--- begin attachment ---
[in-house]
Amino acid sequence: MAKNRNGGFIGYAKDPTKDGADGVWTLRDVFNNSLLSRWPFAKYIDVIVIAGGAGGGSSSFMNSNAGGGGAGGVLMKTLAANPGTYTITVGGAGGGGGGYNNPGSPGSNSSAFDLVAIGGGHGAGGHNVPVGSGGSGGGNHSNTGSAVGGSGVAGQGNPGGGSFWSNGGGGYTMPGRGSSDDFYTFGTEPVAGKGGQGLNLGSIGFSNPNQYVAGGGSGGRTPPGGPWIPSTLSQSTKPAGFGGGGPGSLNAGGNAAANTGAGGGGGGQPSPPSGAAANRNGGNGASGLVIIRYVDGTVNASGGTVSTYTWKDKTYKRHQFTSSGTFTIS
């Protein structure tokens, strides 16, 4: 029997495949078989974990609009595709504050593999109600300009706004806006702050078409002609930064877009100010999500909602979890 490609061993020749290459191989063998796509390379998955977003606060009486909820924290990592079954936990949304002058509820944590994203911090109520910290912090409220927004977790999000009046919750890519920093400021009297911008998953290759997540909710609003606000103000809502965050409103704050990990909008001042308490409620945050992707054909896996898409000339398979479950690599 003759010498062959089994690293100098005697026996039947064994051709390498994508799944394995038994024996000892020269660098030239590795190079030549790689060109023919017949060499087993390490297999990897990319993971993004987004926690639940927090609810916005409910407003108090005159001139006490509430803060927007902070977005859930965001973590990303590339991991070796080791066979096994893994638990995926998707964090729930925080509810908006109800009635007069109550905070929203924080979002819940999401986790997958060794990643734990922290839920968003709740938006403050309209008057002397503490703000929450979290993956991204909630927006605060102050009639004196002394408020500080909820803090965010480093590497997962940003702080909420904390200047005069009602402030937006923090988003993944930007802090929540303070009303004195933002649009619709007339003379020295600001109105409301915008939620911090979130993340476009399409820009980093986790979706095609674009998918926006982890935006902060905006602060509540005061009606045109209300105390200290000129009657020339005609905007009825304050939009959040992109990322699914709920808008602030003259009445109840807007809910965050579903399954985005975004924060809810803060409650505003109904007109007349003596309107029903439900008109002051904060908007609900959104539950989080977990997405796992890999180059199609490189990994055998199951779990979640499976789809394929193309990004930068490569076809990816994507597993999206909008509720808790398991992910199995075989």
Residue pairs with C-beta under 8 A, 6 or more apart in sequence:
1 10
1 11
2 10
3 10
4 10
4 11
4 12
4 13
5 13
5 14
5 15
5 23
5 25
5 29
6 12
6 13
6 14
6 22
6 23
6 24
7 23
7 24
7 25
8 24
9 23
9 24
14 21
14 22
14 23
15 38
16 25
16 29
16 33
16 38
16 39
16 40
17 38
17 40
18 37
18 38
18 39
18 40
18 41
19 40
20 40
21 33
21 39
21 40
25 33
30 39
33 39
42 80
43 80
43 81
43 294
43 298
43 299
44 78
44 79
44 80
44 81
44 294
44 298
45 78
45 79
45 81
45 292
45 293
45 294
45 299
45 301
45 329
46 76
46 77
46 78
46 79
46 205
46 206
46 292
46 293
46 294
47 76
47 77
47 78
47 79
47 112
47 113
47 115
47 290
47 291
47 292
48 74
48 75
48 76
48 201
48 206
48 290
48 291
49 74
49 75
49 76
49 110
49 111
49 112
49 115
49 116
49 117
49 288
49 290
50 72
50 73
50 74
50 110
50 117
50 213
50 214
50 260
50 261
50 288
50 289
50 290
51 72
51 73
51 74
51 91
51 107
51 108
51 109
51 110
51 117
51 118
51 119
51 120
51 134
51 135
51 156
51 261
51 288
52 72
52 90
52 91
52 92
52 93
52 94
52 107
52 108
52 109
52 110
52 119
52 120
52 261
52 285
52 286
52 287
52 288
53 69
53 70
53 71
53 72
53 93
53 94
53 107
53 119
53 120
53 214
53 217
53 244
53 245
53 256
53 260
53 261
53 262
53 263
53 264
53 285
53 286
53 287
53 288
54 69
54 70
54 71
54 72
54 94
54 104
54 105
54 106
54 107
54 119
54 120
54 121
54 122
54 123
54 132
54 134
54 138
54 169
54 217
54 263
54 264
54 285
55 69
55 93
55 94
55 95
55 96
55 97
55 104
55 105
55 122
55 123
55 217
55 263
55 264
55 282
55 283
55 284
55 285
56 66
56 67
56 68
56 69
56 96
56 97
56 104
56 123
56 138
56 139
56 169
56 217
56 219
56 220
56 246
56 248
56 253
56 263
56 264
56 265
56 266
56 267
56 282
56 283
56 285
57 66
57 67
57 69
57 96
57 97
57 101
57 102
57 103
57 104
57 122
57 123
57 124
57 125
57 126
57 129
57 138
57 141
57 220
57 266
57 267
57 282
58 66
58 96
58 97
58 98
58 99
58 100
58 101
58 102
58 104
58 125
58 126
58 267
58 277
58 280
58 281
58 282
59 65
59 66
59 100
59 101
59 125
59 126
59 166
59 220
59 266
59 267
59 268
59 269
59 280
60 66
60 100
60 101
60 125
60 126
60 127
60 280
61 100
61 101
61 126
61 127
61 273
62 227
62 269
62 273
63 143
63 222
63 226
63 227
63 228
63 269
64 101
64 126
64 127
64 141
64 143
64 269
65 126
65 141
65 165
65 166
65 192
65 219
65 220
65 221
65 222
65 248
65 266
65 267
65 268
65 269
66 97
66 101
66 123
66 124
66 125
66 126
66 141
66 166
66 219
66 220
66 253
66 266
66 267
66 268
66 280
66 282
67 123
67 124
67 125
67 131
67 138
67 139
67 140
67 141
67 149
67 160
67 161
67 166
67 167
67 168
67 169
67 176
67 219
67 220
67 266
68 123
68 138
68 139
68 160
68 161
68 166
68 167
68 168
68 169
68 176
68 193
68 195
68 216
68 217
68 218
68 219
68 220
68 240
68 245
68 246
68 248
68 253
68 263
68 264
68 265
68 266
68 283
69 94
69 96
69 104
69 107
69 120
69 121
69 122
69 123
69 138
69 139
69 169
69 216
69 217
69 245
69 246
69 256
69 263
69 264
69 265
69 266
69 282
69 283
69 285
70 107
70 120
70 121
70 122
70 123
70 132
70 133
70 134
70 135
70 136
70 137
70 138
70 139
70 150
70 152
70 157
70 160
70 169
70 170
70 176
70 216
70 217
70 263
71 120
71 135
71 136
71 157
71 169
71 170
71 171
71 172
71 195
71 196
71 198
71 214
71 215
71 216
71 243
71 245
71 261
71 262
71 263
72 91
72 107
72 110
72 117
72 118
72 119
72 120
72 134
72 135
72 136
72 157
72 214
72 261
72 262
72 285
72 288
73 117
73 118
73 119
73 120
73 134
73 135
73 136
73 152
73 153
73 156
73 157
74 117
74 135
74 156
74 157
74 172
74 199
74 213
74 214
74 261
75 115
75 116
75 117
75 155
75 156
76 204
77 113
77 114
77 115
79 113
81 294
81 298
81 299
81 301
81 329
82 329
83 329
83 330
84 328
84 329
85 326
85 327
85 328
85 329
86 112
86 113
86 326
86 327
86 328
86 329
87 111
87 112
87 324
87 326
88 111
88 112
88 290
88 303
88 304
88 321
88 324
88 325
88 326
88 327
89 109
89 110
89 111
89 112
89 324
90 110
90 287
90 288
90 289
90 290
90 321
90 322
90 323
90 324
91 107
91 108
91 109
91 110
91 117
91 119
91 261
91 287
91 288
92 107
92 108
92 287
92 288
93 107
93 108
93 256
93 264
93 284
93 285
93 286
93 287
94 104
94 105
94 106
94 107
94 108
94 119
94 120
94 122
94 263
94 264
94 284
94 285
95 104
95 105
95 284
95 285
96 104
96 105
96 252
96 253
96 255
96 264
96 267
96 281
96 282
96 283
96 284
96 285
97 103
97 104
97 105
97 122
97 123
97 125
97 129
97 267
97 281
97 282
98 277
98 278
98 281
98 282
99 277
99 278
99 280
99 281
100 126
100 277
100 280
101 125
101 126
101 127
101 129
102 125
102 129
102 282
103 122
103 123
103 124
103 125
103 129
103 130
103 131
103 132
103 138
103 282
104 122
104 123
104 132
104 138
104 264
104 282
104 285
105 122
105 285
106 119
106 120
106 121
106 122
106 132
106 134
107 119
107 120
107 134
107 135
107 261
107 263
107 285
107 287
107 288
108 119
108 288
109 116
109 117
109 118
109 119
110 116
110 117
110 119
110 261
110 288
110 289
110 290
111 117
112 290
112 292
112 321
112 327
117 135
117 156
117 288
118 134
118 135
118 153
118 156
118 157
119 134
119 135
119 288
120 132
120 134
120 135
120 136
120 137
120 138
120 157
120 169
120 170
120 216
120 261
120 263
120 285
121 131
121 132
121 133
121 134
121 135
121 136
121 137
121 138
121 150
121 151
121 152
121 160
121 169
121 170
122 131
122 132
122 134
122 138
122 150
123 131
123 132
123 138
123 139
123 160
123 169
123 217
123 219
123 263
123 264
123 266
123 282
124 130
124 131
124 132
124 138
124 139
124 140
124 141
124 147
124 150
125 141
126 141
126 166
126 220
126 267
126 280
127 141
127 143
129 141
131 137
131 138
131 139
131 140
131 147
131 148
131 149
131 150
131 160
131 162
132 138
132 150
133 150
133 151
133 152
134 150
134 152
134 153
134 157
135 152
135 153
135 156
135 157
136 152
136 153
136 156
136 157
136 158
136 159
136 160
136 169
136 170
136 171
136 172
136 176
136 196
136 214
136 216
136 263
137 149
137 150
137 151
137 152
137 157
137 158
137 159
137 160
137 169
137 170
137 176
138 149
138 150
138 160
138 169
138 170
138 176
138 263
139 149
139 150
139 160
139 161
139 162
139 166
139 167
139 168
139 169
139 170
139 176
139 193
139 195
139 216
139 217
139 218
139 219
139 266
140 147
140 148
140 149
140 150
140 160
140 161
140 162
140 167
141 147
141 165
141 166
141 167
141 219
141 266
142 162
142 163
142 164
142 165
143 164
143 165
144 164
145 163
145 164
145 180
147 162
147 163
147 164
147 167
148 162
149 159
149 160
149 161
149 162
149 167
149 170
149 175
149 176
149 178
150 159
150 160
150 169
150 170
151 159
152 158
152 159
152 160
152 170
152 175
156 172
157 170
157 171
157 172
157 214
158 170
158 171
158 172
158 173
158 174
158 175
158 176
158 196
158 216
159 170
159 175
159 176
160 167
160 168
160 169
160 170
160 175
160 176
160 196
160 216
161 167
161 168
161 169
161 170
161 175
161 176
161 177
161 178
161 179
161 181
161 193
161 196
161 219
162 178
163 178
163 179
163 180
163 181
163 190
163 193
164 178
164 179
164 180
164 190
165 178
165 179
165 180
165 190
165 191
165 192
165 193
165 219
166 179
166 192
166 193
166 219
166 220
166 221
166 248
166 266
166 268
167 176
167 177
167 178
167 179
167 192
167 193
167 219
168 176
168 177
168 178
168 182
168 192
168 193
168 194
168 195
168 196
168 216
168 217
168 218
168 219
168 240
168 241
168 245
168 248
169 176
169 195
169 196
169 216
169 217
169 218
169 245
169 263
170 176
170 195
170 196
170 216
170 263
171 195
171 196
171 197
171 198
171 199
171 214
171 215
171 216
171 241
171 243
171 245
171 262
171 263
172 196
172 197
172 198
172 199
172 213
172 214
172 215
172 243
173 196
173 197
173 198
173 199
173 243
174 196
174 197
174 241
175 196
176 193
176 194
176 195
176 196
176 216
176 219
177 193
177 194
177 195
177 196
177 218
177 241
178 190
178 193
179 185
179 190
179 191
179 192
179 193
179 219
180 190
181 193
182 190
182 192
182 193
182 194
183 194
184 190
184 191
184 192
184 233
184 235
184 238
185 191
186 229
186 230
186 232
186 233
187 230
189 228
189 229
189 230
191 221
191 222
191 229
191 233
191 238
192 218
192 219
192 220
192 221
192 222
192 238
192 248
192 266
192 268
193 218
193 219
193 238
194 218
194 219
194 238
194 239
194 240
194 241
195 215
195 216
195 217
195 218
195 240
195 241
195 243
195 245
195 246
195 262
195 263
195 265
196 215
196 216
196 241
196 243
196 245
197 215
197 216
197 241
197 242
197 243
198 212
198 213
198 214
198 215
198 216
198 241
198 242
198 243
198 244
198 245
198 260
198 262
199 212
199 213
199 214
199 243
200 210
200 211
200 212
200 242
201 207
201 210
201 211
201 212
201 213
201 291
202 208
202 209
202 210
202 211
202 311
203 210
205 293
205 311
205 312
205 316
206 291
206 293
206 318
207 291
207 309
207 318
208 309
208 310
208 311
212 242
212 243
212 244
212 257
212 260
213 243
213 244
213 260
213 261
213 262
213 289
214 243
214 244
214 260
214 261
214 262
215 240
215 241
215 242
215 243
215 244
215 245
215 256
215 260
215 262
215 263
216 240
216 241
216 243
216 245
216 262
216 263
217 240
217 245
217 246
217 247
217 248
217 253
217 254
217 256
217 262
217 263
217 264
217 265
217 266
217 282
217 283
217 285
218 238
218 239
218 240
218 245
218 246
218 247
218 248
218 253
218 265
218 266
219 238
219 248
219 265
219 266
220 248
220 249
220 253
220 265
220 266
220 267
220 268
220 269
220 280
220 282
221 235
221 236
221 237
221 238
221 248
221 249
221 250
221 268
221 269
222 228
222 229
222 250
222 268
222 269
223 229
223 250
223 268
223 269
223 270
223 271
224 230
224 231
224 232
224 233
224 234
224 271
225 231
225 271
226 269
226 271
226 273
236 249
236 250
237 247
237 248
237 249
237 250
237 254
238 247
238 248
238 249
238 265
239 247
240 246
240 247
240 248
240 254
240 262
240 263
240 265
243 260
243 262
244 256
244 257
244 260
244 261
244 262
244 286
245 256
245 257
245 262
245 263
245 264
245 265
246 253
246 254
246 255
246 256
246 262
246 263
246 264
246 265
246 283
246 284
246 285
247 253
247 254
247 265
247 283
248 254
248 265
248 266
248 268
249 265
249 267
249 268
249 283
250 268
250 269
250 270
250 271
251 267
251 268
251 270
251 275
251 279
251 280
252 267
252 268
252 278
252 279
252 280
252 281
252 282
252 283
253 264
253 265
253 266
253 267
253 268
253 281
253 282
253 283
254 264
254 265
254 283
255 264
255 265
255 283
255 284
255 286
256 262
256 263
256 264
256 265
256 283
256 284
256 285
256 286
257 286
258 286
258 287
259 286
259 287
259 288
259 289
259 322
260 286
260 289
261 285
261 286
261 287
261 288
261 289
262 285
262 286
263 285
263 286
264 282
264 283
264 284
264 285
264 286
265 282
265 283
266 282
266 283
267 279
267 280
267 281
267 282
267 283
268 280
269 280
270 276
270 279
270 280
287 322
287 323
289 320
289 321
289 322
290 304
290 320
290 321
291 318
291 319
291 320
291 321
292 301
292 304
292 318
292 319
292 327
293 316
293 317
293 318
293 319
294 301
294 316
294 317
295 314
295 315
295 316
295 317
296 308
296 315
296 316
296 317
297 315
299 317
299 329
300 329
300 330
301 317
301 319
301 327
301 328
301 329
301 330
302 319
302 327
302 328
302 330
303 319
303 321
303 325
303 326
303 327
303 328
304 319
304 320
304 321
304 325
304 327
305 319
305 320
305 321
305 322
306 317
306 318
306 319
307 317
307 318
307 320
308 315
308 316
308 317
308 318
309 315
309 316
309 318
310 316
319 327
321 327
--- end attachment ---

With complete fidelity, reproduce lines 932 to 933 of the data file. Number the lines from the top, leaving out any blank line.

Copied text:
164 190
165 178